Critical Theory, Information Society and Surveillance Technologies
This article offers an account of information and communication technologies (ICTs) that draws upon the tradition of critical theory, arguing that an application of the latter to the former can be categorized as a theory of 'cyber criticalism'. Its aim is not to provide an exhaustive theoretical analysis or any kind of literature review, but to suggest that such a theorization is possible because cyber criticalism (1) offers an account of social power and (2) suggests how and why alternatives to existing social practices and institutions can be formed. The first section relates the debate about information society to that concerning globalization and argues that two main theories square off against each other in the race to explain that society: one which, in Castells's terminology, emphasizes the power of flows and the other which emphasizes the flows of power. If the former is inadequate in crucial respects then the way is clear for critical theorists to explore the latter. Cyber criticalism is then sketched in outline and the article proceeds to identify information systems, the flows of power, as potential sites of resistance. The final section focuses upon biometrics and argues that the way forward for cyber critical theorists lies in exploiting the cultural insecurities of informatic capitalism. Ultimately, then, cyber criticalism is critical theory updated for the information age. Unlike those such as Castells it identifies flows of power and the intensification of those flows around the dominant nodes of the informational net. It insists that information systems constitute potential sites of resistance. Nevertheless, acts of resistance are still relatively marginal and fragmented events due to they way in which social problems are pathologized and criminalized.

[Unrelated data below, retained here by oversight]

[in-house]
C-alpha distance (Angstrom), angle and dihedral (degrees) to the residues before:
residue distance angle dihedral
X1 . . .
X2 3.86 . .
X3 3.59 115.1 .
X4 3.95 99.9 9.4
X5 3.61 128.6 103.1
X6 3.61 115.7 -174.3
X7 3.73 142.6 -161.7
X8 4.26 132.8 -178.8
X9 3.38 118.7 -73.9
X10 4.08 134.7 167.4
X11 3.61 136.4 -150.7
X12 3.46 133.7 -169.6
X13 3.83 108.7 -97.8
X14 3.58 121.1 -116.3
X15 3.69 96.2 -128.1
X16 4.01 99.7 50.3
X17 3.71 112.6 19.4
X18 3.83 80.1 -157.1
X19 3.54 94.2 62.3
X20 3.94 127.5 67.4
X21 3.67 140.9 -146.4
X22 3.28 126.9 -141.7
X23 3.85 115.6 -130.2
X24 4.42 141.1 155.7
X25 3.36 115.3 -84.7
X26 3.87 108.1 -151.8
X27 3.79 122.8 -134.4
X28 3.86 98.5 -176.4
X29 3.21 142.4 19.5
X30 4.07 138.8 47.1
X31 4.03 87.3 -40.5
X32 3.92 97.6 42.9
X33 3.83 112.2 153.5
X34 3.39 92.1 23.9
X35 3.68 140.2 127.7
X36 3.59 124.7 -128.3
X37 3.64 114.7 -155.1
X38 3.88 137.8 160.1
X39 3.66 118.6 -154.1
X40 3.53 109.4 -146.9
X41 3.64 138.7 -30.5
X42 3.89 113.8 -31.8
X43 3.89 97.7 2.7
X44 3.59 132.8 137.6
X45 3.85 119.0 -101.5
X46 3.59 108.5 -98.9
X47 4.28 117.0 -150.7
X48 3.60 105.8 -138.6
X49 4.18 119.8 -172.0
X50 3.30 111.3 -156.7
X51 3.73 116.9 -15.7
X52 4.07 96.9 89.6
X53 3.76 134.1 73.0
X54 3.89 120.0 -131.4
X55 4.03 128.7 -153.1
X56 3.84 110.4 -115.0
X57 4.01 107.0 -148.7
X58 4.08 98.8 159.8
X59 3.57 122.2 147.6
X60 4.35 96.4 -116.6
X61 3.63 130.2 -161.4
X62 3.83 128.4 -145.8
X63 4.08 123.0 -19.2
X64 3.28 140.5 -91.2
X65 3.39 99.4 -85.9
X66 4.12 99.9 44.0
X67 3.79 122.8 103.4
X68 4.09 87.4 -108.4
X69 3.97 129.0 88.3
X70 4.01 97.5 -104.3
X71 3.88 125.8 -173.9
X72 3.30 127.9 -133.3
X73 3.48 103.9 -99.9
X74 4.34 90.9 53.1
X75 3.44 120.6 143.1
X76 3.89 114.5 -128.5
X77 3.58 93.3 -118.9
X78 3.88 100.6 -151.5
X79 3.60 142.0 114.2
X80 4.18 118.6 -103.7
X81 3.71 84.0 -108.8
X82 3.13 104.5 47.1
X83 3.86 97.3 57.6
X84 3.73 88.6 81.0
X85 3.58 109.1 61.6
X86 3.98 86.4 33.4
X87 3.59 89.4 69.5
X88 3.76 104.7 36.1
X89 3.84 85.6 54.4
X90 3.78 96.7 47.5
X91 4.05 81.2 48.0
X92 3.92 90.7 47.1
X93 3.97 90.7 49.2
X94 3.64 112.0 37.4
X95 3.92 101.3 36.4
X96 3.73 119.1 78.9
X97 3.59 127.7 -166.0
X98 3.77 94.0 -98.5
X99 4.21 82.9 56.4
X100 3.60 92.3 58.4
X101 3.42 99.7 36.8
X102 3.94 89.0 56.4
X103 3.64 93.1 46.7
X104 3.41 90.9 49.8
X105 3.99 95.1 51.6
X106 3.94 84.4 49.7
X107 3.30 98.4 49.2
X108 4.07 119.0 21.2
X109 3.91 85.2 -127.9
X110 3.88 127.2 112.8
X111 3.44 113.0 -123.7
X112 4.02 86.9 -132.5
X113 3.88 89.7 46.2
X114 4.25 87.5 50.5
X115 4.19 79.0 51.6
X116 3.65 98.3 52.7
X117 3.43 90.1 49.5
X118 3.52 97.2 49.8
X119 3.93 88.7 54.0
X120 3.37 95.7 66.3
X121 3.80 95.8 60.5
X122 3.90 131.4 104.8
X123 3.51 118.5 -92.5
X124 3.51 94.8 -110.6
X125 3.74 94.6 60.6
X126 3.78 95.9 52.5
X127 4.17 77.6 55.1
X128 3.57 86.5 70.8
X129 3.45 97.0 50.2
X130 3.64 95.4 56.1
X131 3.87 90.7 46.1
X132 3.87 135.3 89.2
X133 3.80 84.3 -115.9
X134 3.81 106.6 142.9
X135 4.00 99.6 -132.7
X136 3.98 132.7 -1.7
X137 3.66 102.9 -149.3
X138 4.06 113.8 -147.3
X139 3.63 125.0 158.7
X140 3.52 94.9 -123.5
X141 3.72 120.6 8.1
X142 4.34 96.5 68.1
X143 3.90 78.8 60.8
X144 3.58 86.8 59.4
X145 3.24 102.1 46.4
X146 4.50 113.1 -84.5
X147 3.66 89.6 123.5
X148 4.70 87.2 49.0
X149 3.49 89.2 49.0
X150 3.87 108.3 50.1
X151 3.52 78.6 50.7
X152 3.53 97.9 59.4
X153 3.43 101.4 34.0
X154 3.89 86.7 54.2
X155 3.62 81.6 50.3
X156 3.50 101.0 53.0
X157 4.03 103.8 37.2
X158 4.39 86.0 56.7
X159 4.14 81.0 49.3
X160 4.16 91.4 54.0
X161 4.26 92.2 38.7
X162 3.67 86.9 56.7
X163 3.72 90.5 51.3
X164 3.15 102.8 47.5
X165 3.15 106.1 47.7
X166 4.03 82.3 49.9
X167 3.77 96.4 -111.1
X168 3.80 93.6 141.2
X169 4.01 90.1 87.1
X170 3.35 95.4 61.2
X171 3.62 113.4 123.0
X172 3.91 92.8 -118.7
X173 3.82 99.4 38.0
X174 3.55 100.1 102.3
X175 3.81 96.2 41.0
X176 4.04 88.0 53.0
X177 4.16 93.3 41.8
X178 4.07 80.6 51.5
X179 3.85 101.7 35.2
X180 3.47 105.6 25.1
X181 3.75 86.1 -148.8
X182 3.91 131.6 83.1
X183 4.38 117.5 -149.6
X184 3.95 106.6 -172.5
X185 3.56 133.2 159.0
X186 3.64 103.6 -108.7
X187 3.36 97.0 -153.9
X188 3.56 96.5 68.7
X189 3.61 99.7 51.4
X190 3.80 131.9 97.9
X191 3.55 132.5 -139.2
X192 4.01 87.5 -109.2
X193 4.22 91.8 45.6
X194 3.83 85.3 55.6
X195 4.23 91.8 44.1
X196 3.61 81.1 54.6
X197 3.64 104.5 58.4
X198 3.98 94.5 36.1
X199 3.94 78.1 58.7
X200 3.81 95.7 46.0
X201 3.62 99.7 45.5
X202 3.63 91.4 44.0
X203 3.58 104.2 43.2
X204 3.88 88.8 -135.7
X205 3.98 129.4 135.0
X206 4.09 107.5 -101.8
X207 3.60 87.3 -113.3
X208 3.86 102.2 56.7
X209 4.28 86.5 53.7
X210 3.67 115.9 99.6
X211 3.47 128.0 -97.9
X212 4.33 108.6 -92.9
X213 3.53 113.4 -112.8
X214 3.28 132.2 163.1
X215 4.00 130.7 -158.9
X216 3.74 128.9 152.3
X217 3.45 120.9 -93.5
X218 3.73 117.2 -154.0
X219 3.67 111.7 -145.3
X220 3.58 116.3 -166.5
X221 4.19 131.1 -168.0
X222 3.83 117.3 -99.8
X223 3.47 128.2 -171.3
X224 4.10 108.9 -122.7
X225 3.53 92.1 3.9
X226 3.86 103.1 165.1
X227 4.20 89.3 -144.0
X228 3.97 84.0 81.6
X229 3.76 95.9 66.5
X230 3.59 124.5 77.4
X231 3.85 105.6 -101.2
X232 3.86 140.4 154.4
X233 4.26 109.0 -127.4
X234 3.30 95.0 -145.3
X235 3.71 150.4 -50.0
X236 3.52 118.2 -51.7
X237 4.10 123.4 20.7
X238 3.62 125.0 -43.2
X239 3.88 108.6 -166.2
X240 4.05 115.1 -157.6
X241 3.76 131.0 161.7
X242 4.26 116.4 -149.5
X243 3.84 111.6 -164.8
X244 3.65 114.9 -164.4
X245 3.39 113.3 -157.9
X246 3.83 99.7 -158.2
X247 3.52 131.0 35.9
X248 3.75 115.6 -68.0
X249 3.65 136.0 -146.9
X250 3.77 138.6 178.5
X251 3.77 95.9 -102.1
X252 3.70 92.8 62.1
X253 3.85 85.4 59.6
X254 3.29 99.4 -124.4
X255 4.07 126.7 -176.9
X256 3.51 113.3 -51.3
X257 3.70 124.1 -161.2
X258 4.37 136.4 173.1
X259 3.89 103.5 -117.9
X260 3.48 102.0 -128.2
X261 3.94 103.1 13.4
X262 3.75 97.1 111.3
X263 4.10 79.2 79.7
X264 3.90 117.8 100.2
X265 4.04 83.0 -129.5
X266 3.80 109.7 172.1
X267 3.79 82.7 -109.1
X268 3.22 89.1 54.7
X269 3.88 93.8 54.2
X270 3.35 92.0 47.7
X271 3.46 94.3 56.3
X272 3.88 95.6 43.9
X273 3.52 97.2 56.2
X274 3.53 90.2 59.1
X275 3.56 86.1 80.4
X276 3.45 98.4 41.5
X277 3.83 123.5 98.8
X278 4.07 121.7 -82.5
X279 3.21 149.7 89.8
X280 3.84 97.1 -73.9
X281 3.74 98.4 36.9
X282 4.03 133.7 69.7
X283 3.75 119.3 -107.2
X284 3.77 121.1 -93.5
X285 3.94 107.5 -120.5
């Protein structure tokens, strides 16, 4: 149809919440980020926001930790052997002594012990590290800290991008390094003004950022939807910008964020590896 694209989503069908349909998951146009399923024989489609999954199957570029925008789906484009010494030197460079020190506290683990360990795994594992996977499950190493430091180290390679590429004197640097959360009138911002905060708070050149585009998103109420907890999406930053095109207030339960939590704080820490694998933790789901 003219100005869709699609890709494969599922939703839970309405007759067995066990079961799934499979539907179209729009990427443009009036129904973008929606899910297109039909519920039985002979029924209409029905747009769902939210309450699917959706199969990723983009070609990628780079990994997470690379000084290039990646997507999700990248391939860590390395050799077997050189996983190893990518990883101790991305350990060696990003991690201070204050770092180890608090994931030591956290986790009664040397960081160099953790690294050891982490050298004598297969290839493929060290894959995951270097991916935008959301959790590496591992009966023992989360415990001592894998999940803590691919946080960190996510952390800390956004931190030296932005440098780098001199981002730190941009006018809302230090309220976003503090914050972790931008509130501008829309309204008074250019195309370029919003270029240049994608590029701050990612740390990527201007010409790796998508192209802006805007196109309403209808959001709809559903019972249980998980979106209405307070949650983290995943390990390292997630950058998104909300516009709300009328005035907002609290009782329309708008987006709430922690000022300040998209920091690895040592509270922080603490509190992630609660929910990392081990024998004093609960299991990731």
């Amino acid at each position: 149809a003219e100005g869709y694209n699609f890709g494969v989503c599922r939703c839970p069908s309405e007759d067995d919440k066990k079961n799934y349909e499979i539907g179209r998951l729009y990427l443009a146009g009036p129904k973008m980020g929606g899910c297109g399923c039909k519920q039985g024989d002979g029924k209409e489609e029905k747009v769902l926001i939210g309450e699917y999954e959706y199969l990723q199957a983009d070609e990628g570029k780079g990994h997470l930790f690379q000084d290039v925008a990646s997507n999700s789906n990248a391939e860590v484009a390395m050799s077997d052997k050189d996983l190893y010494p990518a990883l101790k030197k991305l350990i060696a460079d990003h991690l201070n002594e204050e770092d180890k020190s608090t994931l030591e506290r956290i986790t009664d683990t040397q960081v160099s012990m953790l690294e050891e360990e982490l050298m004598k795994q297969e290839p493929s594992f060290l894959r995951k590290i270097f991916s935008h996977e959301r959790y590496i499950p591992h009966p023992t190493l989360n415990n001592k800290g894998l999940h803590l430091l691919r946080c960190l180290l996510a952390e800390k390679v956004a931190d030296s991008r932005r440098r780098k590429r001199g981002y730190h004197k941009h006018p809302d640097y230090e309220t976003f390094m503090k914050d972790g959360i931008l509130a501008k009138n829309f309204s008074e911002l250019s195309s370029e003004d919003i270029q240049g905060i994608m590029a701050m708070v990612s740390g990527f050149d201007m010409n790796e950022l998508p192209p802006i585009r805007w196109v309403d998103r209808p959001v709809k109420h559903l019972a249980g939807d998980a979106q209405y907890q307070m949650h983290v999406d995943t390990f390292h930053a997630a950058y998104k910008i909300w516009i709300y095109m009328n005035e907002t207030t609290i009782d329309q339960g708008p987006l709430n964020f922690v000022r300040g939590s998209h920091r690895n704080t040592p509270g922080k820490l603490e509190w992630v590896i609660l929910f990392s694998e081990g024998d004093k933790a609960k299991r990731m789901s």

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Document Type: Research Article
Publication date: September 1, 2002